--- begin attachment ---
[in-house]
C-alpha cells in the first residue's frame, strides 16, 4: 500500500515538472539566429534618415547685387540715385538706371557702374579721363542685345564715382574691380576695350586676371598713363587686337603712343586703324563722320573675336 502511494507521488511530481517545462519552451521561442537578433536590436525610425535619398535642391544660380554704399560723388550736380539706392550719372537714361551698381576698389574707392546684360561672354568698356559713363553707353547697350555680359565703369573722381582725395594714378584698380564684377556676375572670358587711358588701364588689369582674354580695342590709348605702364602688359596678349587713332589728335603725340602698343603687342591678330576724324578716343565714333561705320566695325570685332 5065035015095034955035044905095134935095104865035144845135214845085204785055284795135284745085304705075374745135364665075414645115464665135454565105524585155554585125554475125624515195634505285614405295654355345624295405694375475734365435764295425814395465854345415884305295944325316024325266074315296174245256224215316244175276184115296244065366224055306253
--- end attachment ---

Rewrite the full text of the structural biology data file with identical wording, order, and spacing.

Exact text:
[in-house]
C-alpha cells in the first residue's frame, strides 16, 4: 500500500515538472539566429534618415547685387540715385538706371557702374579721363542685345564715382574691380576695350586676371598713363587686337603712343586703324563722320573675336 502511494507521488511530481517545462519552451521561442537578433536590436525610425535619398535642391544660380554704399560723388550736380539706392550719372537714361551698381576698389574707392546684360561672354568698356559713363553707353547697350555680359565703369573722381582725395594714378584698380564684377556676375572670358587711358588701364588689369582674354580695342590709348605702364602688359596678349587713332589728335603725340602698343603687342591678330576724324578716343565714333561705320566695325570685332 5065035015095034955035044905095134935095104865035144845135214845085204785055284795135284745085304705075374745135364665075414645115464665135454565105524585155554585125554475125624515195634505285614405295654355345624295405694375475734365435764295425814395465854345415884305295944325316024325266074315296174245256224215316244175276184115296244065366224055306253